Aakanksha Saha


Aakanksha Saha

I joined TU Wien as a University Researcher in 2021. My research interests include the following areas:

  • Malware Analysis
  • Reverse Engineering
  • Phishing
  • Secrets in Source Code

Currently, I am researching the applicability of robust machine learning models on sophisticated malware attacks.

Prior to this I was working as a Security Software Engineer at Microsoft, Redmond USA. I graduated with a Masters in Computer Science from University of Utah, USA in 2019. You can find my Masters thesis at Secrets in Source Code

  • PreDoc Researcher
Publications (at TU Wien)
    • Secrets in Source Code: Reducing False Positives using Machine Learning
      Saha, A., Denning, T., Srikumar, V., & Kasera, S. K. (2020). Secrets in Source Code: Reducing False Positives using Machine Learning. In 2020 International Conference on COMmunication Systems & NETworkS (COMSNETS). IEEE Xplore Digital Library.
      DOI: 10.1109/comsnets48256.2020.9027350 Metadata ⯈Fulltext (preprint)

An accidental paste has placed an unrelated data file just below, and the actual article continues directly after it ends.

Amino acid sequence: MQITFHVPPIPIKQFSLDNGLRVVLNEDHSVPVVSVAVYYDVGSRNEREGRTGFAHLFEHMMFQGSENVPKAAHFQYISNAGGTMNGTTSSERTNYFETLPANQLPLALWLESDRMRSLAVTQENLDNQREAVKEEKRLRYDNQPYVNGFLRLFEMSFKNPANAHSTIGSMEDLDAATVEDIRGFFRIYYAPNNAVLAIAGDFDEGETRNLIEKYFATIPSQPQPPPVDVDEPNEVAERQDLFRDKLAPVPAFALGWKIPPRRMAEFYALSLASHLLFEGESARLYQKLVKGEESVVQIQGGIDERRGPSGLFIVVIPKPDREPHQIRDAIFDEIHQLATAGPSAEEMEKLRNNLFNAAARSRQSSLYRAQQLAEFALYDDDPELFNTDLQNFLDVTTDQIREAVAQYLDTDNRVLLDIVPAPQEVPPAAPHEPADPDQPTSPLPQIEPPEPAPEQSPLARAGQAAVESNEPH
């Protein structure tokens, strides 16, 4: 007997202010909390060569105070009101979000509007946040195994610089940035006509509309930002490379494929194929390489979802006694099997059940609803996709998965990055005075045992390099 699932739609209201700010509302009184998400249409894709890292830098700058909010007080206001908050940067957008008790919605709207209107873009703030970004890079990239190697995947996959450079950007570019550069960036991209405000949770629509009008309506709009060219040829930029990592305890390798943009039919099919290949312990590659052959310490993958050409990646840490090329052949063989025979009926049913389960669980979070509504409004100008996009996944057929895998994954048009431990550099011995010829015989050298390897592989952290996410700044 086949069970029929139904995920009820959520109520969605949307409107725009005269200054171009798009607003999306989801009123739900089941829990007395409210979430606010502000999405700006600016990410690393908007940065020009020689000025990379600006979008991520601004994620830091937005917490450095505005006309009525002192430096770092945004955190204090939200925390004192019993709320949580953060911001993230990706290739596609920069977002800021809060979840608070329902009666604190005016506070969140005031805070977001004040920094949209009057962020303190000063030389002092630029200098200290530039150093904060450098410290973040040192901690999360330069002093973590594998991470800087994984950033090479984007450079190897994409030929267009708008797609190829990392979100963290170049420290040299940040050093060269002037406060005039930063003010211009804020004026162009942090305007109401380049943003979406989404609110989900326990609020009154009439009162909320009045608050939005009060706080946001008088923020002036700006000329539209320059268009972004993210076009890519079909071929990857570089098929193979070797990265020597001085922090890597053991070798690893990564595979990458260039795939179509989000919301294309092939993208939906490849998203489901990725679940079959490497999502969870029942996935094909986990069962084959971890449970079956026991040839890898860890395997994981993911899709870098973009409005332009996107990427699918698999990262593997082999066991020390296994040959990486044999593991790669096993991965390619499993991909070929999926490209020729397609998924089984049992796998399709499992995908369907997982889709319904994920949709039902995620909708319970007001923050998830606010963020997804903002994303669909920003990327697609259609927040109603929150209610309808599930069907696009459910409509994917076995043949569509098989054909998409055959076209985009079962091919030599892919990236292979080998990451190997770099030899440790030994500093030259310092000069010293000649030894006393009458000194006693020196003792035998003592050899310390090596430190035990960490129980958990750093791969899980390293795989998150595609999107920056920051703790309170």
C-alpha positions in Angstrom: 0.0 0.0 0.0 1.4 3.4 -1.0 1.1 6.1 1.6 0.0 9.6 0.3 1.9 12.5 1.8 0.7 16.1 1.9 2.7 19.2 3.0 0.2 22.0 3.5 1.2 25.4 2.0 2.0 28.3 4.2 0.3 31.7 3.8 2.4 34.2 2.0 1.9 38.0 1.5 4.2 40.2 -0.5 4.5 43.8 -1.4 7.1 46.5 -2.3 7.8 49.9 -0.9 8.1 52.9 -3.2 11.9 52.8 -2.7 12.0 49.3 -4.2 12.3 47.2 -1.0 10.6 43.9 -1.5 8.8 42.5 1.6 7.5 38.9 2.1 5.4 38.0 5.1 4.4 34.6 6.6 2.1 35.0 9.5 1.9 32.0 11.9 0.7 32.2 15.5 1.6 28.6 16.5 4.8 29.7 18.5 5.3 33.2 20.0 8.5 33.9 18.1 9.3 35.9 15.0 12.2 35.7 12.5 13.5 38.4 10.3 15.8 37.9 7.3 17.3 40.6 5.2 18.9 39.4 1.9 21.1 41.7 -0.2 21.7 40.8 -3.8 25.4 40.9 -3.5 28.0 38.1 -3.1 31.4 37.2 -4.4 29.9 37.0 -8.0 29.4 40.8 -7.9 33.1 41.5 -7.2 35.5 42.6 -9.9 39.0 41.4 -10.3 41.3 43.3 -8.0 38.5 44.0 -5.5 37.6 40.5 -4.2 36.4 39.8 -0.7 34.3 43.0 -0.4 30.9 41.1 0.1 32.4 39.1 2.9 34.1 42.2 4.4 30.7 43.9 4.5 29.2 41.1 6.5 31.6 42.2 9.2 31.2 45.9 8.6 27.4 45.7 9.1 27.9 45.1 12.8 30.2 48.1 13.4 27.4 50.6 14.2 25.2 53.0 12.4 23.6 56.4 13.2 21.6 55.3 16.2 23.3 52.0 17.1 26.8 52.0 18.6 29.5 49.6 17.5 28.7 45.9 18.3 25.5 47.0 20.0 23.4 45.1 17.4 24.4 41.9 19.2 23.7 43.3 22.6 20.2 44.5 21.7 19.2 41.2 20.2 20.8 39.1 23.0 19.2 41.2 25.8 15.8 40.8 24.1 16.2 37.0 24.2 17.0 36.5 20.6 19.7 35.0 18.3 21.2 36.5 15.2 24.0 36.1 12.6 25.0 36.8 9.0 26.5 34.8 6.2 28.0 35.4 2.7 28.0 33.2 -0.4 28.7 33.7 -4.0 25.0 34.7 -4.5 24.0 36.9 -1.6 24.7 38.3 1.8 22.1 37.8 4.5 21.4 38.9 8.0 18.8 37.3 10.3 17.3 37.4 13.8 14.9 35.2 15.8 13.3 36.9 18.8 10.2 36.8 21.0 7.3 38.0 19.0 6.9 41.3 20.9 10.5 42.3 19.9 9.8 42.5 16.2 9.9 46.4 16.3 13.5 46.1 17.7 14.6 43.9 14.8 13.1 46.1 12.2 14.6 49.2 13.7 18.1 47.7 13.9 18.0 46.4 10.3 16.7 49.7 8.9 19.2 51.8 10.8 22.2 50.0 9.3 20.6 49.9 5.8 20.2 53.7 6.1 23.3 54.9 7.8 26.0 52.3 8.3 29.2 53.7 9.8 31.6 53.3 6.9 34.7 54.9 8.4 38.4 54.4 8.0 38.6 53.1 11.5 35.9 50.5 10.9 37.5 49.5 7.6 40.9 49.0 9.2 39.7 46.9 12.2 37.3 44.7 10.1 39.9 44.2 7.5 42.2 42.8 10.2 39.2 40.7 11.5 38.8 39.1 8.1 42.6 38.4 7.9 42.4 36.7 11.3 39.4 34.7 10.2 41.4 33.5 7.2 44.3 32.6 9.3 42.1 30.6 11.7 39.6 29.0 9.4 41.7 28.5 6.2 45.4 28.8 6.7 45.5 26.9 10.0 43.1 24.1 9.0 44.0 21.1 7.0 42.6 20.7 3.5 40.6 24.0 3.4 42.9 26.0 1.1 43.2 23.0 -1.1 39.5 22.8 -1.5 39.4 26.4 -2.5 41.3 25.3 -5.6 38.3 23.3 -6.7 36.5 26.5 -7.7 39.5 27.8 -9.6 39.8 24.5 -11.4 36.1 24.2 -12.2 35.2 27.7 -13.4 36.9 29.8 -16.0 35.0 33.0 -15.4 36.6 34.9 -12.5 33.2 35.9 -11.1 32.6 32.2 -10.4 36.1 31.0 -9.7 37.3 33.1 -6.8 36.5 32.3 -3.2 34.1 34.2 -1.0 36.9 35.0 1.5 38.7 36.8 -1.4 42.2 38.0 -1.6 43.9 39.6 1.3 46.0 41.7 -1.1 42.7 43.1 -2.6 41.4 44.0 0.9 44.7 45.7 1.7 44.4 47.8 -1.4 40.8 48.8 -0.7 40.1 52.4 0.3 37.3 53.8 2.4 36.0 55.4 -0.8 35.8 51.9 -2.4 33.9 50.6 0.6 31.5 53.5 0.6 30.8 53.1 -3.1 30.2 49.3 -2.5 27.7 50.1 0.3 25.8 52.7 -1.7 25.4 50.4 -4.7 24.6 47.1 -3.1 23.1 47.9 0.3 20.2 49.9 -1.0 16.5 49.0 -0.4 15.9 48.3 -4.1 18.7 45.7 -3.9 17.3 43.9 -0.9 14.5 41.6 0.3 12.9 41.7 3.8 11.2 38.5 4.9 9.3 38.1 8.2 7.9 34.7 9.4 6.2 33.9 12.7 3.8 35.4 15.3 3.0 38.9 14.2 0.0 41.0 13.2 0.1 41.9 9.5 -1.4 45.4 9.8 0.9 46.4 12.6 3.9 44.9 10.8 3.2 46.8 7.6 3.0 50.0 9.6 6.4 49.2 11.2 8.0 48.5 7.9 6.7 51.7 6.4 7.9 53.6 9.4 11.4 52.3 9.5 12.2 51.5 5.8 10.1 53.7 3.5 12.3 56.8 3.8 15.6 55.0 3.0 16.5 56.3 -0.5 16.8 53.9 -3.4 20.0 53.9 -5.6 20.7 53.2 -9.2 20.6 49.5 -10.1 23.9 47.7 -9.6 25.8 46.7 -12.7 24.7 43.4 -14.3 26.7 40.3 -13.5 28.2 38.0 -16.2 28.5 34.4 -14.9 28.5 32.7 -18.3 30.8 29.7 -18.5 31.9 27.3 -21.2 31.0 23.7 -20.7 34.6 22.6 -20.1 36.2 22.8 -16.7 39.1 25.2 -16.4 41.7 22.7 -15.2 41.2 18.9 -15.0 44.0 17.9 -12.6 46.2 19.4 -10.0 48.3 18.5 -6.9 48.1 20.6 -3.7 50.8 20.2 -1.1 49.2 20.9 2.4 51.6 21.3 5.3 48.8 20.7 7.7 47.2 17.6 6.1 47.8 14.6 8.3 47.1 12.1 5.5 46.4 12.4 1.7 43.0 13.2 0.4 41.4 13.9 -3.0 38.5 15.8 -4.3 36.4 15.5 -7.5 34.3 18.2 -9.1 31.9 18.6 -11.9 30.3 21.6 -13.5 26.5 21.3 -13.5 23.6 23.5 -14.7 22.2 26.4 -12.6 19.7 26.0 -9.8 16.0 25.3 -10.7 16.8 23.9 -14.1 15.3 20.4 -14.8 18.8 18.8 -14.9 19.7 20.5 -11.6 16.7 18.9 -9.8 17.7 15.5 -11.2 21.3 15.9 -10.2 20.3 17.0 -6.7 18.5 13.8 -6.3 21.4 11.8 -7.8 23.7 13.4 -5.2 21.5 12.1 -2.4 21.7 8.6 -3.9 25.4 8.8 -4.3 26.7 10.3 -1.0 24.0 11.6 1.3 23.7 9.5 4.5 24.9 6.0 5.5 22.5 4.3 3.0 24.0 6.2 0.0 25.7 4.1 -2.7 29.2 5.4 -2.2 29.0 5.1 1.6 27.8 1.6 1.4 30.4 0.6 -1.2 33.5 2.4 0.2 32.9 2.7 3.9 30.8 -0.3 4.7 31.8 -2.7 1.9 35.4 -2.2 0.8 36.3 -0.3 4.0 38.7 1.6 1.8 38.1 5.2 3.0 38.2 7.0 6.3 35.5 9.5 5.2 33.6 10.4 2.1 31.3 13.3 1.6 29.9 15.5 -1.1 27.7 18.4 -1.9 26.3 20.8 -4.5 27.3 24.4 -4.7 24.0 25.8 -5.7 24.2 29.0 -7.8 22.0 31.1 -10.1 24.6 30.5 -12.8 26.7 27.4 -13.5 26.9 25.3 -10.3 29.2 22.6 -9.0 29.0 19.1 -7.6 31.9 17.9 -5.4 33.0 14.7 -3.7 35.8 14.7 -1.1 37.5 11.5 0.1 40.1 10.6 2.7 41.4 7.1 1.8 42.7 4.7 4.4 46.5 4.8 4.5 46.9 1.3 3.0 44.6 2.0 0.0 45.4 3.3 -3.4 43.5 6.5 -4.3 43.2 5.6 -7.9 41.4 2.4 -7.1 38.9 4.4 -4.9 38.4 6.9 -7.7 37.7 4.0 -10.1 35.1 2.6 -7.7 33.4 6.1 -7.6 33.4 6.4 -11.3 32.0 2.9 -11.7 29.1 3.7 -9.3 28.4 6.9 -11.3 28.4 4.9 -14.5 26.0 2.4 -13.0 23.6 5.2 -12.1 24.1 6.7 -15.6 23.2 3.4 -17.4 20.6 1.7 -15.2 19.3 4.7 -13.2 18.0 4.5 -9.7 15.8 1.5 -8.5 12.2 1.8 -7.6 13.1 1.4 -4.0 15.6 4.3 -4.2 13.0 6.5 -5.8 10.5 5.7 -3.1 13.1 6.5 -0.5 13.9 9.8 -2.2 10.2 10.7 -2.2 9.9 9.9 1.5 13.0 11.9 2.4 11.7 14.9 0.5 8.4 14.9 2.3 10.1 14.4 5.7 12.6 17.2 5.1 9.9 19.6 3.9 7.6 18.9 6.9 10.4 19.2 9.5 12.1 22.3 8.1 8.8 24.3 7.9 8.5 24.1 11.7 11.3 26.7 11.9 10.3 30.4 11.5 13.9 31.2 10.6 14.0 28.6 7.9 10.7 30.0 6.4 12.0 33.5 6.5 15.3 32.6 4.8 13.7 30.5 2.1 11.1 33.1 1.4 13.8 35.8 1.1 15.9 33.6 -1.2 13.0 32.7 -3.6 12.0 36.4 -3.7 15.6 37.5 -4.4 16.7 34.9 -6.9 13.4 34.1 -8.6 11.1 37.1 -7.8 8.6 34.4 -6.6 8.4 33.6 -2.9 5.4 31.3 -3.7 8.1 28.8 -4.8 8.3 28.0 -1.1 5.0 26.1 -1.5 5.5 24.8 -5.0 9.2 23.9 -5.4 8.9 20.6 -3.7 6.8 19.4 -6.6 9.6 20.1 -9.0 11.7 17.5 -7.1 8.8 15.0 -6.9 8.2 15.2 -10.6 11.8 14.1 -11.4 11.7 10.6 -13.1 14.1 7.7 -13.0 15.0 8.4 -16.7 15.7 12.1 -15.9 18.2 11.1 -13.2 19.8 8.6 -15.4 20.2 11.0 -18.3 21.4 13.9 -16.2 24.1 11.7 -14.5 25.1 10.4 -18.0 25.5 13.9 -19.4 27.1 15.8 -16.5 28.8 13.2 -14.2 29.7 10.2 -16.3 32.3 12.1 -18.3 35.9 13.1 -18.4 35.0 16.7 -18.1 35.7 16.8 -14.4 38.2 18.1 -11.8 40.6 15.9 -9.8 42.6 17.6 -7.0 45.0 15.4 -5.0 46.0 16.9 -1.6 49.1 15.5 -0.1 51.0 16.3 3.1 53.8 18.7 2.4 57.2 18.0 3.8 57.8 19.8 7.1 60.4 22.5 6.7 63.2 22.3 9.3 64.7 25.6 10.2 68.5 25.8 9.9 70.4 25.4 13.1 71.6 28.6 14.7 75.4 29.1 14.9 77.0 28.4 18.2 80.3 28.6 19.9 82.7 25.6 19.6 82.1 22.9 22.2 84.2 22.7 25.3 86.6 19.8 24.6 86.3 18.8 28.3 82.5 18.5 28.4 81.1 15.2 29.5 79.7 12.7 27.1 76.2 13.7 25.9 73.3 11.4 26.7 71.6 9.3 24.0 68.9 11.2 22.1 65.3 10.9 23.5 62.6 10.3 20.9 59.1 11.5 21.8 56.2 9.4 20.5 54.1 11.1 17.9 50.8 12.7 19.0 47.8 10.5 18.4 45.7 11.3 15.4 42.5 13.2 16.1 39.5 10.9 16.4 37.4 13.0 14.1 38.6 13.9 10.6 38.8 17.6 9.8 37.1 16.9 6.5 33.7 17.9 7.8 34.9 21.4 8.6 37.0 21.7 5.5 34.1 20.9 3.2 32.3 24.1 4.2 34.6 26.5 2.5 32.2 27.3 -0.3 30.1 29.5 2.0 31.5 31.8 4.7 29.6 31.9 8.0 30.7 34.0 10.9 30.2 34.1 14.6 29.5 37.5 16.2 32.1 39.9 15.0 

Abstract: Private and public git repositories often contain unintentional sensitive information in the source code. Many tools have been developed to scan repositories looking for potential secrets and credentials committed in the code base, inadvertently or intentionally, for taking corrective action once these secrets and credentials are found. However, most of these existing works either target a specific type of secret or generate a large number of false positives. Our research aims to create a generalized framework to detect all kinds of secrets - which includes API keys, asymmetric private keys, client secrets, generic passwords - using an extensive regular expression list. We then apply machine learning models to intelligently distinguish between a real secret from a false positive. The combination of regular expression based approach and machine learning allows for the identification of different types of secrets, specifically generic passwords which are ignored by existing works, and subsequent reduction of possible false positives. We also evaluate our machine learning model using a precision-recall curve that can be used by an operator to find the optimal trade-off between the number of false positives and false negatives depending on their specific application. Using a Voting Classifier (combination of Logistic Regression, Naïve Bayes and SVM) we are able to reduce the number of false positives considerably.